Ah, Election Day. That one day every four years when we stand in a really long line, surrounded by other people who hope that their voice will be heard. It’s comforting, in a way, to be around others who are taking time out of their lives to do something that they feel will impact their future, and the future of everyone they come into contact with. Some do it with a sense of excitement, some do it out of obligation, and others do it as a last ditch effort to change or continue the course of history.
Funny though, that we all check a box or touch a screen or punch a hole based on what we think may happen in the next few years. We’re counting on the fact that the person we are (hopefully) putting in charge will respond in the way we want on any given day, to any given set of circumstances. Obviously, this is not how things will actually play out. Even if the person we want to win does indeed win, we are then at the mercy of that choice for four long years. Four years that we can’t go back and say “No, wait a minute, that isn’t the choice I wanted to make after all. I have new information now. I’ve changed, and my beliefs on some things have changed as well.” Nope, we’re stuck with what we chose, no matter how much we may wish otherwise.
And that’s one of the cool things about grief. (Yep, I think there are some cool things about grief.) Each and every day, we get to choose how we want to move forward. If we are on a path that is working well, and bringing us a sense of peace and healing, we can choose to stay right there, and keep doing exactly what we’ve been doing. But if we aren’t doing well, if our choices have not led us in a direction we want to be going, we get to turn around, go in a different direction, or just pause to reassess.
We have no control over the fact that someone we thought we couldn’t live without did the unthinkable and died. We have no control over how other people will react to this news, or to how they may interact with (or avoid) us in the aftermath. We do have the luxury of complete control over what we do with that death, and the grief that we are left with. That’s easy to forget sometimes, as people around us try to tell us how and when to grieve, and by what time we need to “get on with our lives.” Other people fall all over themselves offering advice and platitudes and books and educational pamphlets about the five stages of grief, the seven steps to healing, and ten weeks to a happier, grief-free you.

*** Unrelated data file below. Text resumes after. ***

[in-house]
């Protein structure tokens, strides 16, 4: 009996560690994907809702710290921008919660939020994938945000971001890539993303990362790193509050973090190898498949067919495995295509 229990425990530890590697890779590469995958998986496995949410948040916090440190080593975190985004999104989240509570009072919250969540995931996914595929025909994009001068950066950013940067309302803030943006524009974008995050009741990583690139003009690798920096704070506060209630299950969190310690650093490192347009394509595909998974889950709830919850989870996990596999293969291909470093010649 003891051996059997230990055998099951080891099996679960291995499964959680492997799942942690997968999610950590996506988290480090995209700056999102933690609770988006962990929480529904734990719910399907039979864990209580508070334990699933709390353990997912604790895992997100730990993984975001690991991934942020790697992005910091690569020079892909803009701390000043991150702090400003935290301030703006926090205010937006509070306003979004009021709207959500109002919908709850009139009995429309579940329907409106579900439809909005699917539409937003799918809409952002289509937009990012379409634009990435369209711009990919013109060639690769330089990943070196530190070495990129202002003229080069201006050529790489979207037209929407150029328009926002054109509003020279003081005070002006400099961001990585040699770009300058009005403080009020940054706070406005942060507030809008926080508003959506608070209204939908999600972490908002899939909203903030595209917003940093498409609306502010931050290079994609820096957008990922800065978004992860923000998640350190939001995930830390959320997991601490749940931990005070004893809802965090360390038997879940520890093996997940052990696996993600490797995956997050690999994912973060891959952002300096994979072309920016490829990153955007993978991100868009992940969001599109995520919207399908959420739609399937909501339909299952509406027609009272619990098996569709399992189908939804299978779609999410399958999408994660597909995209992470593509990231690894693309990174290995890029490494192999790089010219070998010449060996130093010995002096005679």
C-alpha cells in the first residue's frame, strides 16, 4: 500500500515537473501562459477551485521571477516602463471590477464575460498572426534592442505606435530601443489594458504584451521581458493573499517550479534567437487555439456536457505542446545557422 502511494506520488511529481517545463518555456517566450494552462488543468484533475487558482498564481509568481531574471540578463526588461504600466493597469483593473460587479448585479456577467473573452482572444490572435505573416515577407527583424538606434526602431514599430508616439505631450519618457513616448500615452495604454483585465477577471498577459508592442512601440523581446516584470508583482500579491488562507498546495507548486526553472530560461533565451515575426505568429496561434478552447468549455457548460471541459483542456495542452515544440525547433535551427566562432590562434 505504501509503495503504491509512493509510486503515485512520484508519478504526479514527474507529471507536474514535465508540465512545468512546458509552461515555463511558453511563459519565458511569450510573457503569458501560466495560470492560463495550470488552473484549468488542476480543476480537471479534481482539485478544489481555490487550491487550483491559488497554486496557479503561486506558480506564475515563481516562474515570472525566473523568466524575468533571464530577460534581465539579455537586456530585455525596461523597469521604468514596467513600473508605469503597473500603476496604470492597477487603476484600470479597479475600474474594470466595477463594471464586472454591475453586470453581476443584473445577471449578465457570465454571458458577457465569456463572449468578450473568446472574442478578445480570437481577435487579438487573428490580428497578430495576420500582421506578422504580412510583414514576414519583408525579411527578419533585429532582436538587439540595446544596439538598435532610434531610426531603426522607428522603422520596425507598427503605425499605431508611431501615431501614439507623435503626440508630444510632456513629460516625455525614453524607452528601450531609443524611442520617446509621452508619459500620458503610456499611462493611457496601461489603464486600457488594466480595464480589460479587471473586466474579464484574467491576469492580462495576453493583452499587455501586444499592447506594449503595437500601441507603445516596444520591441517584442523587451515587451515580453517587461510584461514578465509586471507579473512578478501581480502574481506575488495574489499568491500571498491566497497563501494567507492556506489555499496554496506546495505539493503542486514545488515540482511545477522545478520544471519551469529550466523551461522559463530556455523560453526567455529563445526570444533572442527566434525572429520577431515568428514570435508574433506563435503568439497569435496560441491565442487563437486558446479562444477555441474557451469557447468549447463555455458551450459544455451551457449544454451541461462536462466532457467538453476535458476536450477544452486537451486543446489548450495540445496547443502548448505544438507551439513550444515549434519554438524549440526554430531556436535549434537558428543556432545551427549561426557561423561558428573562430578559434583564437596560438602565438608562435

And here’s another cool thing about grief: Those other people don’t get to vote on this particular issue. This is a huge decision, but one in which we each have the final say. Here in the Land of Grief, we are the sole dictators. We chose what stays, what goes, and which days we’ll just close up shop and go for a lovely walk outside. We get the only vote on how we choose to grieve and heal and live, and we get to vote over and over and over again as we slowly work out what we want the next 4 minutes, 4 months, and 4 decades to look like. We get to set our own timeline, choose which things we value, and decide which individuals aren’t really good allies after all.
As you watch the election returns, and either cheer or boo the final results, take some time to think about the votes you’re making in your own life right now. Are you giving yourself the permission to grieve the way you need to, even if that means different things on different days? Are you standing firm in your choices, and the choices you are making for your family? Are you living and grieving in a way that truly celebrates the memory of the person or persons you lost?
If you answered “no” to any of these, there’s one more cool thing about grief: You can start over right now, this very minute. You can lovingly support your family members when they need to do the same. And you can do that again every single day, until you feel your grief journey is taking you and those you love in a direction you want to go.
As we grieve and heal, our choices don’t have to be the perfect choices for the next four years. They just have to be the best choices we can possible make today, knowing what we know now. There’s always another chance to vote tomorrow.
Alisha Krukowski works and writes for Hello Grief and Comfort Zone Camp. You can read more of her work here.